The Logos Academic Blog has reposted there my essay from January’s issue of Didaktikos on presence in online education. Received wisdom says that presence is harder to achieve online. Physically, this is hardly disputable … but there also seems to be quite a bit more to the question than is often brought out.
Recent updates to Logos Bible Software for Windows have included an additional feature to speed up the platform’s load time. Users with hard disk (rather than solid-state) drives will notice the biggest improvements. For the present, the feature requires a manual action after each software update, but there are plans to roll this action into the update process in the future to eliminate the additional step.
Instructions and details can be found in this forum thread. On a suggestion that I came across in one of the forums, I’ve created a batch file and then linked to that file from the Logos bookmarks bar to simplify reapplying the enhancement. So, in the batch file, I have:
“[%Path to Logos.exe%]\Logos.exe” /ngen
rem “[%Path to Logos.exe%]\Logos.exe” /unngen
The second line does nothing since it’s currently a remark (“rem”). But, moving the “rem” notation from the second line to the first line and then rerunning the batch file would remove the enhancement if ever that were needed.
This month, three Anchor Bible volumes are free or deeply discounted from Logos Bible software:
The Anchor Bible series is itself also on sale for 50% off. For those interested in purchasing the series, it seems the recommended method is to take advantage of the individual volume discounts for this month and then let dynamic pricing apply to the balance of the series in a separate order.
At this point, it looks like markup still doesn’t yet sync into the web app or into the desktop or mobile apps from the web. So, if you decide to give Logos Cloud a try, you will want to note this limitation so that you don’t end up wondering where your notes went.
The free book of the month from Logos Bible Software is David Garland’s commentary on Mark in the NIV Application Commentary series. The NIVAC series takes as its point of departure the observation that
most Bible commentaries take us on a one-way trip from the twentieth century to the first century. But they leave us there, assuming that we can somehow make the return journey on our own. In other words, they focus on the original meaning of the passage but don’t discuss its contemporary application. The information they offer is valuable — but the job is only half done! The NIV Application Commentary Series helps us with both halves of the interpretive task. This new and unique series shows readers how to bring an ancient message into a modern context. It explains not only what the Bible means but also how it can speak powerfully today.
Logos Bible Software has provided a helpful current webinar about how to get started with Logos 7.
Mailhot aggregates several lines of advice, but one particularly key piece is the anecdote that
A mentor of Ben’s recalled writing in his Bible as a young seminary student, “I’d rather burn out for the Lord than rust out!” Reflecting on that memory nearly fifty years later, he regretted such a perspective and encouraged all who were in the room to do neither! Burning out and rusting out are both ways to ruin one’s legacy. Neither one is the calling that God has placed on the leaders of his church. Rather, as a seminarian you are called to live in the tension between studying and ministering.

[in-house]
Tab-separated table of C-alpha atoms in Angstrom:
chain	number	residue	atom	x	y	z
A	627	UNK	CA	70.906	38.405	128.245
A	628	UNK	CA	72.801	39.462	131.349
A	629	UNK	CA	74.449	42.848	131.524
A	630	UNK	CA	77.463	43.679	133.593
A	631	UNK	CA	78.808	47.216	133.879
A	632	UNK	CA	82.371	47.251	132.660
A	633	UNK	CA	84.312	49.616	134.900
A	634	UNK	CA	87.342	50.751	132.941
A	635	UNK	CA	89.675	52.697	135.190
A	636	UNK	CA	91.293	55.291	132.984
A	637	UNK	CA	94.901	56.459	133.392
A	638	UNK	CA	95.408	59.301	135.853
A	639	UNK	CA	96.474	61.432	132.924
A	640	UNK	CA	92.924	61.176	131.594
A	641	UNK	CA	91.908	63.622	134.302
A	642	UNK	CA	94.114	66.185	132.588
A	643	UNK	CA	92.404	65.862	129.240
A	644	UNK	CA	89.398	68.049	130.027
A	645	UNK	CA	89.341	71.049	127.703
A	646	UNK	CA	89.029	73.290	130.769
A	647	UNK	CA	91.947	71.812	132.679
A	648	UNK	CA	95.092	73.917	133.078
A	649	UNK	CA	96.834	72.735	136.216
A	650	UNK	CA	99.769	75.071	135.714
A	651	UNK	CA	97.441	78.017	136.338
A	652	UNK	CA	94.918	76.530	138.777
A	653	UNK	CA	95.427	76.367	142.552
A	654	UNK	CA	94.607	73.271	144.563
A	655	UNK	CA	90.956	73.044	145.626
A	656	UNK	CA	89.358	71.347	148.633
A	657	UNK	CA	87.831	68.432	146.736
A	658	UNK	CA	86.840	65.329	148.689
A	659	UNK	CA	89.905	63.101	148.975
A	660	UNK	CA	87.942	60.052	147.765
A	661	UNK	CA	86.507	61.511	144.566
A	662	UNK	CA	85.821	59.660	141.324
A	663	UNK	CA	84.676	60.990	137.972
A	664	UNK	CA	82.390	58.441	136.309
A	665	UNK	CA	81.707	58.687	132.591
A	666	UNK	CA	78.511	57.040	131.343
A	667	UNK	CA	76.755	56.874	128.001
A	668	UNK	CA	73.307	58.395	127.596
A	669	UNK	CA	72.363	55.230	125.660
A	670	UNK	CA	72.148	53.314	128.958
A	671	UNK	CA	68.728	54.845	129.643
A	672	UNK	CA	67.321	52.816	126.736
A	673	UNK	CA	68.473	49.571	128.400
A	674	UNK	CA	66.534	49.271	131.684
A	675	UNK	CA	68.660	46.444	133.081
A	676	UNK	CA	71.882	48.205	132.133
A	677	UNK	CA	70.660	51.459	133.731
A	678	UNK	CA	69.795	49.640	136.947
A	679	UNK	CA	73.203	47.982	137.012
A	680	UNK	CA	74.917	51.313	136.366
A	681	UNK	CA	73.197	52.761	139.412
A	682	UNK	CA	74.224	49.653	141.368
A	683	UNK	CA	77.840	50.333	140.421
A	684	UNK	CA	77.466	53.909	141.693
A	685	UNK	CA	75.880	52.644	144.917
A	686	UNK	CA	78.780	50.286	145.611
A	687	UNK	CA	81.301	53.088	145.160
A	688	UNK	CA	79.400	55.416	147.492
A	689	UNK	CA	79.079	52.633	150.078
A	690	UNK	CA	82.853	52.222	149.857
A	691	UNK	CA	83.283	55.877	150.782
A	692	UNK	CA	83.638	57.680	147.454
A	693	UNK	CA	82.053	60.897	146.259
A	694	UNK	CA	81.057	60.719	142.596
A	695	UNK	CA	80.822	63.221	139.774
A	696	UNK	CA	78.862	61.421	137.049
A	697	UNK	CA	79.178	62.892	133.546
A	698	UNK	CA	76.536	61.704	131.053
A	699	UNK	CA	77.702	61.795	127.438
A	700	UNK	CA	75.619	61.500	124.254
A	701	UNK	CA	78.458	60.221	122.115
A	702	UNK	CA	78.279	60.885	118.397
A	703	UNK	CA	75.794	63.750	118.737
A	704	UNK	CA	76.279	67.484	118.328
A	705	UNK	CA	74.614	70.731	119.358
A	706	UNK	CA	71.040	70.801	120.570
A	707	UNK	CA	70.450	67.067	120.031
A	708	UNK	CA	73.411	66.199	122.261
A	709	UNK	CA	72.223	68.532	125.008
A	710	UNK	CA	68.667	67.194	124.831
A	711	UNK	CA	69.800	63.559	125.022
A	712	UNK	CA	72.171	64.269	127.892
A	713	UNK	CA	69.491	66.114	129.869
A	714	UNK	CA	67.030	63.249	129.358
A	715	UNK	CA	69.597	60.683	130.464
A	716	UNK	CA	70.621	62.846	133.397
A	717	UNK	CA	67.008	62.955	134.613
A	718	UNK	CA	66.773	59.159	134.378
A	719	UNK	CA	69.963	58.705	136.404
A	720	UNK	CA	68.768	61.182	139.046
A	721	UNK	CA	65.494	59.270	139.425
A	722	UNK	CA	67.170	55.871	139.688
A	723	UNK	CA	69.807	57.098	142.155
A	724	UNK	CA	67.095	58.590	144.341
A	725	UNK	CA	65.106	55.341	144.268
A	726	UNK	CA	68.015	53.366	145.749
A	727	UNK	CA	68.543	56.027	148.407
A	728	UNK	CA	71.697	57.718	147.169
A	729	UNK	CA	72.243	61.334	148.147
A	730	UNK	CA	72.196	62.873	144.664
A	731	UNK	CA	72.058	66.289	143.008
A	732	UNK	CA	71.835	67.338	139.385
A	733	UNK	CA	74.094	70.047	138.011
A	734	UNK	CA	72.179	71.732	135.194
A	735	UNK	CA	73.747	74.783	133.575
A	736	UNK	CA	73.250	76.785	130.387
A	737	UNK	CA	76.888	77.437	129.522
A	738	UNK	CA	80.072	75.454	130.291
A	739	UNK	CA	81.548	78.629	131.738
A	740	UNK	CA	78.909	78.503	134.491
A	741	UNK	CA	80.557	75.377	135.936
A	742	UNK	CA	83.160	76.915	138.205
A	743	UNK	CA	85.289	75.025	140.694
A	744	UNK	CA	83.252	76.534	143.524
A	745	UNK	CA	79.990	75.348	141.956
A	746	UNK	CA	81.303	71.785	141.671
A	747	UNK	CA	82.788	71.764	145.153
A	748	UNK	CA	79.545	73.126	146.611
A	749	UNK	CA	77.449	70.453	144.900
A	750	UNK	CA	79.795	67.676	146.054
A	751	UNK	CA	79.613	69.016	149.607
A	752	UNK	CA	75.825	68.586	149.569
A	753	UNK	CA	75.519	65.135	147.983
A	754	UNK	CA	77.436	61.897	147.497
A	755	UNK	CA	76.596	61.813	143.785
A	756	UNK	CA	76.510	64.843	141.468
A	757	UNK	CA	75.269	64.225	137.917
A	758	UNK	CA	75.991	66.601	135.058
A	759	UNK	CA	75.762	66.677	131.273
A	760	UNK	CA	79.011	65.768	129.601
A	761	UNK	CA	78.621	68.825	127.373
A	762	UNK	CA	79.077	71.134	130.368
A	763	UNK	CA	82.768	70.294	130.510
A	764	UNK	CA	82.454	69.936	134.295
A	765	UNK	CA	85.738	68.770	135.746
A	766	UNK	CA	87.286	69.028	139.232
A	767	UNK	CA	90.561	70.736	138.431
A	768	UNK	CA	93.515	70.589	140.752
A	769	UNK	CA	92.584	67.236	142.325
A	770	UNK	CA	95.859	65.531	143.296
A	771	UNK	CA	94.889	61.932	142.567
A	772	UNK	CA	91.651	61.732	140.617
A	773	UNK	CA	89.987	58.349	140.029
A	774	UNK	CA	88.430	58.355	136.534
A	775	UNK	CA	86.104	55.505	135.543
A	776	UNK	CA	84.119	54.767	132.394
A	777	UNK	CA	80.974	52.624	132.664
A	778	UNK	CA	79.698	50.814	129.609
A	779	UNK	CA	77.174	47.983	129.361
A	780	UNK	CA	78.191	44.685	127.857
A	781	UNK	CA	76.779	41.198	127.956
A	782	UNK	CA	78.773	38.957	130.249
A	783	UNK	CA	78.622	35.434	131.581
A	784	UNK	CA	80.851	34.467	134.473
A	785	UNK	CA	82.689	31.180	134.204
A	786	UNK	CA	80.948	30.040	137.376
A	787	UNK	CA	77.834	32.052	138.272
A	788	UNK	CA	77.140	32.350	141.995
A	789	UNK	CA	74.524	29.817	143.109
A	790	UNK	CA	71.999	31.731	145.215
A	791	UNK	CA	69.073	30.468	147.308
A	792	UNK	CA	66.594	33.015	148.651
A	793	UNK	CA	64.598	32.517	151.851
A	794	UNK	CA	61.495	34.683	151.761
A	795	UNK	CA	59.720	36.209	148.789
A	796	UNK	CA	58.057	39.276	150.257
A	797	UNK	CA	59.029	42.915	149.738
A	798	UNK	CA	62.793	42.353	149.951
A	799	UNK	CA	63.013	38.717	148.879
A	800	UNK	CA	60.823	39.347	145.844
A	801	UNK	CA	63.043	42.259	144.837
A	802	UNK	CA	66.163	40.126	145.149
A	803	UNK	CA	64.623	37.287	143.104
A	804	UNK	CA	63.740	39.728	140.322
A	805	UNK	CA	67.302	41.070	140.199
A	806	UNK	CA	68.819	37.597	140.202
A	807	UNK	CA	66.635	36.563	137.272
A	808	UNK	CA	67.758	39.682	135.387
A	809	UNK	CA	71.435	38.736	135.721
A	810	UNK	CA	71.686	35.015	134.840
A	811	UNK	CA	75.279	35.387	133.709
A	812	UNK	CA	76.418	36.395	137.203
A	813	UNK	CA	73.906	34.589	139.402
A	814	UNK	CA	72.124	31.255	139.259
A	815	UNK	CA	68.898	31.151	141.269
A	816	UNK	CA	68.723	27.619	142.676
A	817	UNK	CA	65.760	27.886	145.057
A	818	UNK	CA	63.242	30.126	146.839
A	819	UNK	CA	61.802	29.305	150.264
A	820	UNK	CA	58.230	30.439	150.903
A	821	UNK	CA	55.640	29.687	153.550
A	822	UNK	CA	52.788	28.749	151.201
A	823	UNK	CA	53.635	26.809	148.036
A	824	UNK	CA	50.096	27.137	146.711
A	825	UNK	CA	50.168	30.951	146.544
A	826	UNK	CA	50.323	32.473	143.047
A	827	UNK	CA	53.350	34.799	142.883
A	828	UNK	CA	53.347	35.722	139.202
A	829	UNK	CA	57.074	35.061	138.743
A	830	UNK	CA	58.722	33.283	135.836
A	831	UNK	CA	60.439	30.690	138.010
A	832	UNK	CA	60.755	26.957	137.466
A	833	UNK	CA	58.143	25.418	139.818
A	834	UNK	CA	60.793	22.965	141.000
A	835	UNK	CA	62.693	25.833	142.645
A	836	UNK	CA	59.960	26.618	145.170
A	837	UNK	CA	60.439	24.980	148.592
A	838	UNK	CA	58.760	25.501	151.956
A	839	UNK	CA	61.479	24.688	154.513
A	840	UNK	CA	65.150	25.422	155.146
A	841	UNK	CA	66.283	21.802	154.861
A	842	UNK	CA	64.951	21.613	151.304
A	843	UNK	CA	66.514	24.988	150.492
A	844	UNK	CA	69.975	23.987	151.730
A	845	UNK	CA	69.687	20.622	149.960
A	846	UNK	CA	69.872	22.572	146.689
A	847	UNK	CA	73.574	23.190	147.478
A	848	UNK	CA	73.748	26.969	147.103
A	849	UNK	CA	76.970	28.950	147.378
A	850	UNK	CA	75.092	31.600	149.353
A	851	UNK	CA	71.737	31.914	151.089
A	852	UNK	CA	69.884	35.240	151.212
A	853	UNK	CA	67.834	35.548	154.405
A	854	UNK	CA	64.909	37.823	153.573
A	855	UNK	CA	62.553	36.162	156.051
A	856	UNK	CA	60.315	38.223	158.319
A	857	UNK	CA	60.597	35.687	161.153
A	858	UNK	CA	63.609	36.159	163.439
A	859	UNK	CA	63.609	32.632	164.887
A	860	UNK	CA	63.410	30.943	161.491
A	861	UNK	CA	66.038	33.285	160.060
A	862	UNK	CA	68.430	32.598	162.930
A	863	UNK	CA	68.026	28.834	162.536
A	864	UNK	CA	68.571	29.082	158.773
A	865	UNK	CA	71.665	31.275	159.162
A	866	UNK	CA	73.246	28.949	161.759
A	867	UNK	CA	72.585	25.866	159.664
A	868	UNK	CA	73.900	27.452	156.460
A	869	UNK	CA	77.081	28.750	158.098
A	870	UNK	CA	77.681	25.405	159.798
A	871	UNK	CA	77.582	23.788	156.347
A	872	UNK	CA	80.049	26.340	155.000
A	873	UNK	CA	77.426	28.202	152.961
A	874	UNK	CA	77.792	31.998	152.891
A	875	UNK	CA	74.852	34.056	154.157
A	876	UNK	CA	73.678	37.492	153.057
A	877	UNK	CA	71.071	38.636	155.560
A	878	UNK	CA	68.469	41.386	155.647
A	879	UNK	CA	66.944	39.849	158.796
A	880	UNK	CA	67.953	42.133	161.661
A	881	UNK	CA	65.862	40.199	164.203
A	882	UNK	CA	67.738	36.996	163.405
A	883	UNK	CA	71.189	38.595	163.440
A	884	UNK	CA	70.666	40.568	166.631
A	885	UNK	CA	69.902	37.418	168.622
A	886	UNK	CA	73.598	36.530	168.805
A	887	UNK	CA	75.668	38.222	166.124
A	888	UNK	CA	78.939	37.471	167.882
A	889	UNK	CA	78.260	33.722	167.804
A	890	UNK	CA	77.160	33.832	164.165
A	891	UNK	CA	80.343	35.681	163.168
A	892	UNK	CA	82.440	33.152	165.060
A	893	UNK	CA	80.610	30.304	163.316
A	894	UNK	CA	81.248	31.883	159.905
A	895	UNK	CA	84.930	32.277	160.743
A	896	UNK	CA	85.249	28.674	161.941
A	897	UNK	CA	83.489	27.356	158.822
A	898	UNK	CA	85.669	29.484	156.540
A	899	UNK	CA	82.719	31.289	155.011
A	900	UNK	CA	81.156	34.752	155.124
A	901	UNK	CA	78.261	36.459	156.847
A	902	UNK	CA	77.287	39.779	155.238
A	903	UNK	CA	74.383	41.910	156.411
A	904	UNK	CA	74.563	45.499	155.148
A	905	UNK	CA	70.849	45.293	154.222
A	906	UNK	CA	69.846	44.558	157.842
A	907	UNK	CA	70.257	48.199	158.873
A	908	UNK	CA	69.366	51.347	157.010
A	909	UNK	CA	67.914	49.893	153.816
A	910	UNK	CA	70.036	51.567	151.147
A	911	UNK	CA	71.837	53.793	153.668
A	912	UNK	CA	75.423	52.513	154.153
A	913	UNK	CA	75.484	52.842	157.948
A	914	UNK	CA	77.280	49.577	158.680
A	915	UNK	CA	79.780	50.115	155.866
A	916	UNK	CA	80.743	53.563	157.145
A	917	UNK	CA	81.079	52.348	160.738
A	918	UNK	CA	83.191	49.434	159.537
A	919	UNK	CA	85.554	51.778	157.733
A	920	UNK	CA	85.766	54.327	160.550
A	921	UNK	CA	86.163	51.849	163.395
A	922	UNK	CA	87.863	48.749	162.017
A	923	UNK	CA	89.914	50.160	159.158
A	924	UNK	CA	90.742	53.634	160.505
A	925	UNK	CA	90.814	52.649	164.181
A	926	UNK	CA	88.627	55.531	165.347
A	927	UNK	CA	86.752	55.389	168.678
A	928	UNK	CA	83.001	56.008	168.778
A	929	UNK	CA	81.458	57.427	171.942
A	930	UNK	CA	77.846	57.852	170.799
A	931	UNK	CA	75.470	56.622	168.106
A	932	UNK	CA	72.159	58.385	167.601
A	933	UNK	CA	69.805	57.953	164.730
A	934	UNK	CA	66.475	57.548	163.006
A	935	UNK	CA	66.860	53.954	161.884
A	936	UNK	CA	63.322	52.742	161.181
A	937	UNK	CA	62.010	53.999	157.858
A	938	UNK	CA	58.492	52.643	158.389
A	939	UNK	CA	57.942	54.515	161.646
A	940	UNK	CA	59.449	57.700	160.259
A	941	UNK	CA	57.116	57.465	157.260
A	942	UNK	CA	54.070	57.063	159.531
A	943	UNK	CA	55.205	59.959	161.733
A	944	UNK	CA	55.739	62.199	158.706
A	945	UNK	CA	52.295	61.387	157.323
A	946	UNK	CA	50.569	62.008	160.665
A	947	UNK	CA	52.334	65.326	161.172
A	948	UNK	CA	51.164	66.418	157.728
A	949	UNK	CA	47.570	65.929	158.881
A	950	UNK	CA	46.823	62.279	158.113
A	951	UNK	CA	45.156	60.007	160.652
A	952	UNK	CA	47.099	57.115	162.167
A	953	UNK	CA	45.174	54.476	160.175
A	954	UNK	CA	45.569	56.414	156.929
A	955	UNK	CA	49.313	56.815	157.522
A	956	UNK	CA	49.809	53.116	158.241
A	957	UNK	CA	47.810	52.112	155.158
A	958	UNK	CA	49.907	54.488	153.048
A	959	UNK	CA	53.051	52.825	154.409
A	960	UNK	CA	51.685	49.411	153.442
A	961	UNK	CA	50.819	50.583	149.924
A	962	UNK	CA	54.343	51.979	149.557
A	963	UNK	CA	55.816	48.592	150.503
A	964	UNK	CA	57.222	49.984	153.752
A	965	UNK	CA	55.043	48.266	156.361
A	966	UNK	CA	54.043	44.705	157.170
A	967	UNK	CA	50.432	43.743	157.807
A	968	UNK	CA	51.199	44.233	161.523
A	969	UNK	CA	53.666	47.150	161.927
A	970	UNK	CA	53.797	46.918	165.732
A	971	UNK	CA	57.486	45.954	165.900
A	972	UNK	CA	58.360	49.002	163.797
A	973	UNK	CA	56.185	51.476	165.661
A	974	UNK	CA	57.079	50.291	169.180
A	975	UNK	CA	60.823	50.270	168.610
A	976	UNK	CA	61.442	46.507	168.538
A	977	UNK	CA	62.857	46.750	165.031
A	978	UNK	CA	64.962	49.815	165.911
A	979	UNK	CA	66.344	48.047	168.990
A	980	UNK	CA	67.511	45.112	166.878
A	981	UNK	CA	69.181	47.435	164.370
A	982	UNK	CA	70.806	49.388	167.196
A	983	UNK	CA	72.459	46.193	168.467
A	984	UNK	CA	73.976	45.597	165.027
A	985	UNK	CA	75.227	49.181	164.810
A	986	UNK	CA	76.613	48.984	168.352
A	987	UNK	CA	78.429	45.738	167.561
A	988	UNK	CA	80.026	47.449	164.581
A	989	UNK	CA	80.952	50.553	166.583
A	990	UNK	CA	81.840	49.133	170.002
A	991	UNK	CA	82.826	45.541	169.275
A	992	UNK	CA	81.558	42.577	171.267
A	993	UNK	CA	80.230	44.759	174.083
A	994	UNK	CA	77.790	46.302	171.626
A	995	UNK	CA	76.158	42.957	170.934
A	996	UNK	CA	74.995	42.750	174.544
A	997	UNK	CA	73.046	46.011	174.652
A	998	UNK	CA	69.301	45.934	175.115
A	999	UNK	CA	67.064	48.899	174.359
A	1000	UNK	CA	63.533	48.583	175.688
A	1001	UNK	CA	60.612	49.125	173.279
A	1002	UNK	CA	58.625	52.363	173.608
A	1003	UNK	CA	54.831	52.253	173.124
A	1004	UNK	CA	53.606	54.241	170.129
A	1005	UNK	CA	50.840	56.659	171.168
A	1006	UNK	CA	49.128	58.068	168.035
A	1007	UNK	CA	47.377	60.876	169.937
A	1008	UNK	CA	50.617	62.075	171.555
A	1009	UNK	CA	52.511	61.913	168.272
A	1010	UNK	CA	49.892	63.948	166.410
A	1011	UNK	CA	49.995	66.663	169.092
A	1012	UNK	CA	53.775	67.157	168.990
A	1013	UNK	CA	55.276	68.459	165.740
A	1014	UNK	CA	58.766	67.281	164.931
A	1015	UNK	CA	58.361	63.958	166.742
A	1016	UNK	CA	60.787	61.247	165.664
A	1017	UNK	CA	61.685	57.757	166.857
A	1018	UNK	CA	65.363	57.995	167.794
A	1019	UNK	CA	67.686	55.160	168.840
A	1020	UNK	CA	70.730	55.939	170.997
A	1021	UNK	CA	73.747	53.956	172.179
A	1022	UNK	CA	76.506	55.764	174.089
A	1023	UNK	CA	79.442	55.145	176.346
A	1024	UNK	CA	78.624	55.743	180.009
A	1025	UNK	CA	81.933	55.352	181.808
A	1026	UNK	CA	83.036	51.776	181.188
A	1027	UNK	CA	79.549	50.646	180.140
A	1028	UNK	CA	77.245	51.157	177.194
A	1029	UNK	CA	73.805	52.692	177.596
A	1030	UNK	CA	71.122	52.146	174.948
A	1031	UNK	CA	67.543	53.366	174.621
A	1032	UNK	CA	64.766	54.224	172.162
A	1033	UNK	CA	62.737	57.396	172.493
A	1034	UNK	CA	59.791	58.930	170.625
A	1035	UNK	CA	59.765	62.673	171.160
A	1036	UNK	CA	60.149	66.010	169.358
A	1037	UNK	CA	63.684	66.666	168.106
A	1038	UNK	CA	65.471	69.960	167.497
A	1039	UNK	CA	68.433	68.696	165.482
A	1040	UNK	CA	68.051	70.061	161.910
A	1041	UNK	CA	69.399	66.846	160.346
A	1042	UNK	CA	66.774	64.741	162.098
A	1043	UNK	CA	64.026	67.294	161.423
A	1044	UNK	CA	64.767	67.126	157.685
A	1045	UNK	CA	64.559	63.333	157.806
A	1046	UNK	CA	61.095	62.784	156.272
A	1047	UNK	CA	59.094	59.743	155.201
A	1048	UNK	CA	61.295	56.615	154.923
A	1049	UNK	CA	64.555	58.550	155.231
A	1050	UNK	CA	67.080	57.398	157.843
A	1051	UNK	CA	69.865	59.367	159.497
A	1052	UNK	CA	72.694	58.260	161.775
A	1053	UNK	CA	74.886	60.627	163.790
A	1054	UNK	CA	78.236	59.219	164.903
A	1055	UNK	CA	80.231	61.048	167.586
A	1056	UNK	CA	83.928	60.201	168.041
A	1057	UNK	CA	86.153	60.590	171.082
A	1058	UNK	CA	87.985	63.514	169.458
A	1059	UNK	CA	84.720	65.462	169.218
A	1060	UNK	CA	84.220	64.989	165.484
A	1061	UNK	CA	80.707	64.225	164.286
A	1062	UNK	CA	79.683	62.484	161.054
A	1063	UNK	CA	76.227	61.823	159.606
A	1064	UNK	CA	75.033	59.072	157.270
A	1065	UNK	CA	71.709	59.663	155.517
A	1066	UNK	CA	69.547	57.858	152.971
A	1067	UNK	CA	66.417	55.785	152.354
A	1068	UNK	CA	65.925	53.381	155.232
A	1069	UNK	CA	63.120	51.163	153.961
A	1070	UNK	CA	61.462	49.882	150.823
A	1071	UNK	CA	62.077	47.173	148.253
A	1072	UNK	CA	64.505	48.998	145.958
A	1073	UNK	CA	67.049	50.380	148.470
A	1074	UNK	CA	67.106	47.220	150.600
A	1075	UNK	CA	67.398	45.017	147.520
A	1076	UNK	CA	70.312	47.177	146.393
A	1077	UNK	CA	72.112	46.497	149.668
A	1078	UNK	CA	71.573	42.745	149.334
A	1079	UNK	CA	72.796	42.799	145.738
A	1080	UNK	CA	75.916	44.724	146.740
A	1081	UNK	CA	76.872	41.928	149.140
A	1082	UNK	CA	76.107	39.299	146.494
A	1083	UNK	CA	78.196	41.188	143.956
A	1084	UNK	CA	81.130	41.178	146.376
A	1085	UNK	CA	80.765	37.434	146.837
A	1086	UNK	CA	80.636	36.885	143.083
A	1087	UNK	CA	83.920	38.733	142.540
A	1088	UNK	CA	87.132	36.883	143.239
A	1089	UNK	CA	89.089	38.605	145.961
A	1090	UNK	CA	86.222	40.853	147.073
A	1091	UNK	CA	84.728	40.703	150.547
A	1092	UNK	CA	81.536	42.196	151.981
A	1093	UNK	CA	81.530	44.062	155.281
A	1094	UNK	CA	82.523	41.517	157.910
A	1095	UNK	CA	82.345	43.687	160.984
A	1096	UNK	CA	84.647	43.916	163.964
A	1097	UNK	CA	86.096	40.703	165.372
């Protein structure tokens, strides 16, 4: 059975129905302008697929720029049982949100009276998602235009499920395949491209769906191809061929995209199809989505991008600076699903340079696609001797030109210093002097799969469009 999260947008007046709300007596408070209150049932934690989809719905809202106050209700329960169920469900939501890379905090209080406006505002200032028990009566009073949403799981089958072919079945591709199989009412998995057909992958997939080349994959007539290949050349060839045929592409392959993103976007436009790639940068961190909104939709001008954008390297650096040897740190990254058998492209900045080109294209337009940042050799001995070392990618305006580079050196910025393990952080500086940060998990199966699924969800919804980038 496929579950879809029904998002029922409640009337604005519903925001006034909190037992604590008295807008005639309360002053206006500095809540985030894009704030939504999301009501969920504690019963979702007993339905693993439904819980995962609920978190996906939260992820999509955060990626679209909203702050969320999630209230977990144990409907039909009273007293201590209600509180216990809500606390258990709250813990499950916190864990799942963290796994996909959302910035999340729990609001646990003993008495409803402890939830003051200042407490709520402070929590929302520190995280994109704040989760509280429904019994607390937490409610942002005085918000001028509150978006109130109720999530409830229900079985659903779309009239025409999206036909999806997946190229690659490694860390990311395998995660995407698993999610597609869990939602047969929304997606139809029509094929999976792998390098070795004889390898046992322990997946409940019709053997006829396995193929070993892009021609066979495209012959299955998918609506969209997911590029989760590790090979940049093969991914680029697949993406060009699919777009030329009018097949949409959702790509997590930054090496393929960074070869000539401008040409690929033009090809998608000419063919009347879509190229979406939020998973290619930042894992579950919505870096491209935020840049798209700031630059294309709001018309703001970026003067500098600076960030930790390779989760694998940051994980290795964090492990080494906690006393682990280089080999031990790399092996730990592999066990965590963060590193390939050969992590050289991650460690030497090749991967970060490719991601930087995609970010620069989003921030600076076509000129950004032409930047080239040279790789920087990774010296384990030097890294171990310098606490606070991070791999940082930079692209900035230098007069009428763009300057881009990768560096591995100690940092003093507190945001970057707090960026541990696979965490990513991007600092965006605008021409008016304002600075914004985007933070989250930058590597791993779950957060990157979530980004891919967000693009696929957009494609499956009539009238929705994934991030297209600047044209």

Whether specifically in seminary, another form of higher education, or another place of heavy demands, trying to learn to live well with this tension requires healthy boundaries for those various demands. And as a help in maintaining those boundaries, it can often be useful to recognize the “opportunity cost” of saying “yes” to a commitment when there are—as there always are—finite resources with which to fulfill that commitment. A “yes” to Netflix or a given “one more” ministry opportunity will, by definition, be a “no” to something else like time in study or with one’s family. That tension probably never disappears, but it does need to be navigated as wide-eyed as possible to avoid the blindness of “Lord, did we not …?” (Matt 7:22–23).
For the balance of Mailhot’s reflections, see his original post. For Zacharias and Forrest’s volume, see Lexham Press or Logos Bible Software. For some reflections about developing healthy boundaries, see Henry Cloud’s Boundaries: When to Say Yes, How to Say No to Take Control of Your Life (Zondervan, 1992).
In addition to Logos 7 basic, Logos 7 academic basic is available for free. Resources included in the package are sufficient to get one’s feet wet with the principles of how research in and with biblical languages work in Logos—namely:
Brown-Driver-Briggs Hebrew lexicon
Lexham Bible Dictionary
Septuagint (Lexham English and Swete Greek editions)
Lexham Hebrew Bible
Greek New Testament (SBL)
Lexham Textual Notes
Abbot-Smith Greek Lexicon
For additional information about Logos 7 academic basic, see the LogosTalk blog. To download the package, see the Logos website. For other discussion, see also Logos 7 Basic for free and Trial versions of Biblical Studies software.